Kurdistan And Iraq’s War On Journalism


After being granted autonomy by Iraq in 2003, there was great hope for the Autonomous Region of Kurdistan. However, following an interview with Deutsche Welle, journalist Kamal Chomani has announced that there is no independent media within the region. This comes after protests in Basra, Iraq held by the National Union of Iraqi Journalists demanding the right to work free of intimidation and arrest, creating the hashtag on twitter “Journalism Cannot Be Silenced”.

Since 2003, violence against journalists has been widespread across the regions of Iraq and Kurdistan. This violence is a threat to democracy which both countries uphold a form of, often via elections. Previously commentators have hoped that the election processes in both regions was an indicator for an increasingly democratic governing. However, unless a free press is protected, and journalists are safe and can access state information, neither can truly be a democratic region.

In his interview with Deutsche Welle, political analyst Kamal Chomani stated that he had criticised the mass corruption, family rule and mismanagement within the Kurdistan region and Iraq. This forced Chomani to leave Kurdistan for Hamburg, Germany in 2018 following threats. He states that “your views either put you in danger or you keep silent like many other journalists… or you leave in exile.”

Similarly, human rights lawyer, Reving Yassin Nabi stated that “journalists with no party affiliation and who report corruption are in trouble.” He continued with the affirmation that the “pressure on journalists has reached a degree that many journalists are considering quitting their jobs to stop living a life of threats and fears.”

According to the Committee to Protect Journalists (CPJ) the number of journalists killed across Iraq since the liberation stands at 185, this excludes the number of those which have been kidnapped, wounded or arrested as no clear figures are available. The absence of a free press surely weakens the structures of democracy, especially when those threatening and pressuring these journalists are themselves government officials. Journalism provides transparency which brings to light flaws among governments and signs of corruption, helping to decrease both. However, by using terms such as “fake news”, this degradation of journalism undermines the work of journalists who often risk their lives to achieve this. As a result, those in control can continue to manipulate power structures for their advantage with minor challenges.

Aside from the violence journalists face with Iraq and Kurdistan, legislation also exists to curb public access to information. In 2013 the Kurdistan Regional Government passed legislation guaranteeing access to information. However, it has been noted by critics that the language embedded within the law is often vague and the law itself contains vast exceptions. Therefore, due to its poor and biased implementation, the law has rarely been utilised by journalists. In Iraq, the government-controlled National Communications and Media Commission (CMC) is responsible for regulating the broadcasting of media. The call for a state of emergency amid the ISIS offensive in 2014 gave the government-funded CMC the perfect setting to implement regulated guidelines for the media. One provision required the media to implement patriotism and take caution when broadcasting material which may not be in accordance with the moral and patriotic values required for the war on terror. Kurdistan had also received similar guidelines. These guidelines placed upon journalist outlets seem to convey that the press was encouraged to focus on accomplishments of the government rather than the unbiased truth.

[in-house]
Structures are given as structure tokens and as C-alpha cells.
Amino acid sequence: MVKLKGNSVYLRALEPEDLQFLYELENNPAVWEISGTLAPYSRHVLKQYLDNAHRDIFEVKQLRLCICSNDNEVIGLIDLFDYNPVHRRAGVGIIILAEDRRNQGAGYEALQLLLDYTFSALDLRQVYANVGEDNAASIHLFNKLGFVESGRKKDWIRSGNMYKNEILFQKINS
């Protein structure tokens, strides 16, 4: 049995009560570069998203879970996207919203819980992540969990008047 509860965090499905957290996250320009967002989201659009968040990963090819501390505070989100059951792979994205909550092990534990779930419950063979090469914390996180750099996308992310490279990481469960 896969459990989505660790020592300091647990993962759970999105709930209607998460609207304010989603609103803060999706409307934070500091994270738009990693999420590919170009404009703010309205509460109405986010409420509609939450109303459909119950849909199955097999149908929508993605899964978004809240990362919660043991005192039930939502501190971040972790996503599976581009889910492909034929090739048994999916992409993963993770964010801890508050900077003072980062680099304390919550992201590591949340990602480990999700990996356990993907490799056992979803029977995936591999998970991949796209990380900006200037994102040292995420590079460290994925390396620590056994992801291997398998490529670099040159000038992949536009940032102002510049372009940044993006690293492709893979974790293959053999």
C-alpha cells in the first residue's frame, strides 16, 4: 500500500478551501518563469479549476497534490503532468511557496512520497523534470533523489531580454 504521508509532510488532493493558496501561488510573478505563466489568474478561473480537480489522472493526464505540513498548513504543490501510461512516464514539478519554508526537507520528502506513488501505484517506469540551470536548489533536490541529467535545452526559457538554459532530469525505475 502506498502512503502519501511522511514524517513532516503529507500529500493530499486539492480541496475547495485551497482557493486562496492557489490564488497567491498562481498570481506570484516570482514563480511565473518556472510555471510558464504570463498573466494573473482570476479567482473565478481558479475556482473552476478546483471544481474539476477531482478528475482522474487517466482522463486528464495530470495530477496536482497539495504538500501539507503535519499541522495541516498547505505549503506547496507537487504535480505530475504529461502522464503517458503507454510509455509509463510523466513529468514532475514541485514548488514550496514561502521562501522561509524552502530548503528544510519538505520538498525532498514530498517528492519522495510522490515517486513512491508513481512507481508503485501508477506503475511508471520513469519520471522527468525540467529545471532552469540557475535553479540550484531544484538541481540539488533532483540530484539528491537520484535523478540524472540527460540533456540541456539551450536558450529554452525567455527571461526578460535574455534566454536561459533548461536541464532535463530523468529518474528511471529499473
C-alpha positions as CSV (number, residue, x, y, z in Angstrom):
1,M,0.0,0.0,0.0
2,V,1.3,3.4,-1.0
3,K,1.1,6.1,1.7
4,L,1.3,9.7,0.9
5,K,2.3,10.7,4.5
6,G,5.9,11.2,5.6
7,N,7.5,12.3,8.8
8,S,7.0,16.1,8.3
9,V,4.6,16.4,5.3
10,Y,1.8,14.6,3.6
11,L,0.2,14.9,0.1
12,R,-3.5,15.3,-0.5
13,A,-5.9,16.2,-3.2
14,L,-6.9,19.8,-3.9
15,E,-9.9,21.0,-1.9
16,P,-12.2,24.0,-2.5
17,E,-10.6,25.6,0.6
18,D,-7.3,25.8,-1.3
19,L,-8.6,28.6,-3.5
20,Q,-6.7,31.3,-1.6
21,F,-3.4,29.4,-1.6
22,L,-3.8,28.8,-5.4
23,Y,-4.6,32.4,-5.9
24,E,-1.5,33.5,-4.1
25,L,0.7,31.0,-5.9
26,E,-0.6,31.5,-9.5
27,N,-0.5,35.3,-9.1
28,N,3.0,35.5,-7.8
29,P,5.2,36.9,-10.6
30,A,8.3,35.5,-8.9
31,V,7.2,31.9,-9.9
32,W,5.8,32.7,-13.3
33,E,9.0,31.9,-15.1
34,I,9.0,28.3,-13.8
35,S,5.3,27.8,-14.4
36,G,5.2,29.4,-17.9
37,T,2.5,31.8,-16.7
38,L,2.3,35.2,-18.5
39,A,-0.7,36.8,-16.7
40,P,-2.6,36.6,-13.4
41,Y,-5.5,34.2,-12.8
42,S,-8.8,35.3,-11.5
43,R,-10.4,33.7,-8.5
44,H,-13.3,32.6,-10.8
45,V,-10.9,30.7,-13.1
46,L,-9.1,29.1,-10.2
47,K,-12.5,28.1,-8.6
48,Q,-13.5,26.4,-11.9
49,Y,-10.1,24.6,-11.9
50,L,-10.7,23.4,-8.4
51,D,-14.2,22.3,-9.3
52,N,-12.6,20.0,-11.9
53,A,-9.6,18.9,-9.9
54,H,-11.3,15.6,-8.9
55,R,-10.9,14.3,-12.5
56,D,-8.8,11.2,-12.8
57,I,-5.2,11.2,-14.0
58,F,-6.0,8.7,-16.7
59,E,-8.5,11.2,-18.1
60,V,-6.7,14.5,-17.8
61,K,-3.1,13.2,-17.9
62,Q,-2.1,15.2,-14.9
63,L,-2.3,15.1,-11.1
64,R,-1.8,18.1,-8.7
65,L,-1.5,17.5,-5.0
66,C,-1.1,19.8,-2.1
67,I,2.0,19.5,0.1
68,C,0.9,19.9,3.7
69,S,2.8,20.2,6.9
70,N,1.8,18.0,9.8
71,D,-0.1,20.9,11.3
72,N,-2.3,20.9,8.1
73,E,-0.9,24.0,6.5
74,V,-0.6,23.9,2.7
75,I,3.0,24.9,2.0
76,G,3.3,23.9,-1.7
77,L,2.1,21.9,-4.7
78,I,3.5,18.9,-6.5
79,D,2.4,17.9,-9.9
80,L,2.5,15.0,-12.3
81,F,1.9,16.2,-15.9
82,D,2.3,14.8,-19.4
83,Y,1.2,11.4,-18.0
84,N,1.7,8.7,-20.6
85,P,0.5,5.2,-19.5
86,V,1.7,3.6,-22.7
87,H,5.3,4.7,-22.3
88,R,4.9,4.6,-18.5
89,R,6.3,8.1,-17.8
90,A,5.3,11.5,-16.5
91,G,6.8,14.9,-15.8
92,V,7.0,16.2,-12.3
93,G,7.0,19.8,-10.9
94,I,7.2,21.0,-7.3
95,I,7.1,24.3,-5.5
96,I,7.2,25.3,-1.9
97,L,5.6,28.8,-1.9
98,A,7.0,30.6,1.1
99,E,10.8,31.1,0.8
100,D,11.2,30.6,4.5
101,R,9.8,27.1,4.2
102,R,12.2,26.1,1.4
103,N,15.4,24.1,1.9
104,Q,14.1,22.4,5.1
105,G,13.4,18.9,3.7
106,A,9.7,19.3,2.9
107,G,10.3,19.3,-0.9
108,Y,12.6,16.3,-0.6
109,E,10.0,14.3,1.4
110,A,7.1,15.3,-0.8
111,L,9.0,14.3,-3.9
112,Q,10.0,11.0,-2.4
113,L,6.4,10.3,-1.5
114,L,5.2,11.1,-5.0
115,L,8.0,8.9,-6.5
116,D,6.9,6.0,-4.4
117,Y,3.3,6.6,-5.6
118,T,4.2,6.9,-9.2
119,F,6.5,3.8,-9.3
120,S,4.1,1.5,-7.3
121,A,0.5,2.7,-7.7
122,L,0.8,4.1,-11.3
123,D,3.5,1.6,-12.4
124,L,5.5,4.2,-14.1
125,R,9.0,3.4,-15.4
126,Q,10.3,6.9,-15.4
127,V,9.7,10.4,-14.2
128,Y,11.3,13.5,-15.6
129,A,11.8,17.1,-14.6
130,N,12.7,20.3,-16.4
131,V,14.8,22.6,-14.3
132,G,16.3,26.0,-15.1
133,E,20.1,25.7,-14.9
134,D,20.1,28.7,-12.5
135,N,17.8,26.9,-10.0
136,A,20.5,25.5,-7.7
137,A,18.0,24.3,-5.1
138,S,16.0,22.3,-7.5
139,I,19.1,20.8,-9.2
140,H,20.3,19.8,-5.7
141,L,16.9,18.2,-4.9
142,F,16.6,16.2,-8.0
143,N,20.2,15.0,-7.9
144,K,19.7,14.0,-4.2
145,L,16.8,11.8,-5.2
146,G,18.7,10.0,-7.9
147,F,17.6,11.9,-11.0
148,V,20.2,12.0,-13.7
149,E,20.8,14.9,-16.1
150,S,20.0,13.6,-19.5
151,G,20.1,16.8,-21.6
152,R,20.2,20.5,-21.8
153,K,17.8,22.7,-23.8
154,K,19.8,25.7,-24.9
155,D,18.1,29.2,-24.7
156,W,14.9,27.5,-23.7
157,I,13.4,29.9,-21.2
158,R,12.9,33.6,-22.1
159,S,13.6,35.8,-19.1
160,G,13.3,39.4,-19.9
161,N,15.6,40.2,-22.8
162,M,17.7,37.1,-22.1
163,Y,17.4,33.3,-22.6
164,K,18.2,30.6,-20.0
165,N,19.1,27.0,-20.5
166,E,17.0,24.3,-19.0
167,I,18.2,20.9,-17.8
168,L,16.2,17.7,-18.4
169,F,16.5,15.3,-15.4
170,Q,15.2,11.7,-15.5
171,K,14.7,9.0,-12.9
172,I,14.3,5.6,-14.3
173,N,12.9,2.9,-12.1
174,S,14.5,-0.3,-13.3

While this is prevalent within the regions of Kurdistan and Iraq, this is also becoming a global issue as more countries are introducing pressures on journalists who speak out against governments and corruption. This war on journalism may be seen as the first step in the breakdown of democracy. Larry Diamond, a political scientist at Stanford University, had predicted this democratic recession and warns of the evolvement of an era of tyranny.

In order to tackle this growing issue, groups such as the CPJ need to continue to embed transparency into the machinations of political regimes. It is necessary for journalists to have better access to support services and legal aid. Journalists are often our insight into the truth but to continue this fight, more support and protection is required.

The prosecution of journalists by those in power is abhorrent and impacts society as a whole. Silencing the truth aids no one bar the minority in power. The protection of journalists must be invested in, as without their determination to uncover the truth about corrupt organisations and individuals who are causing the decay of democratic structures, no one would be held accountable.

 

Isha Tembe

Isha has a bachelor's degree in International Studies and is currently completing her master's in National Security Policy at the ANU. She has a strong interest in post-conflict societies, reconciliation and Colonial history.
Isha Tembe

About Isha Tembe

Isha has a bachelor's degree in International Studies and is currently completing her master's in National Security Policy at the ANU. She has a strong interest in post-conflict societies, reconciliation and Colonial history.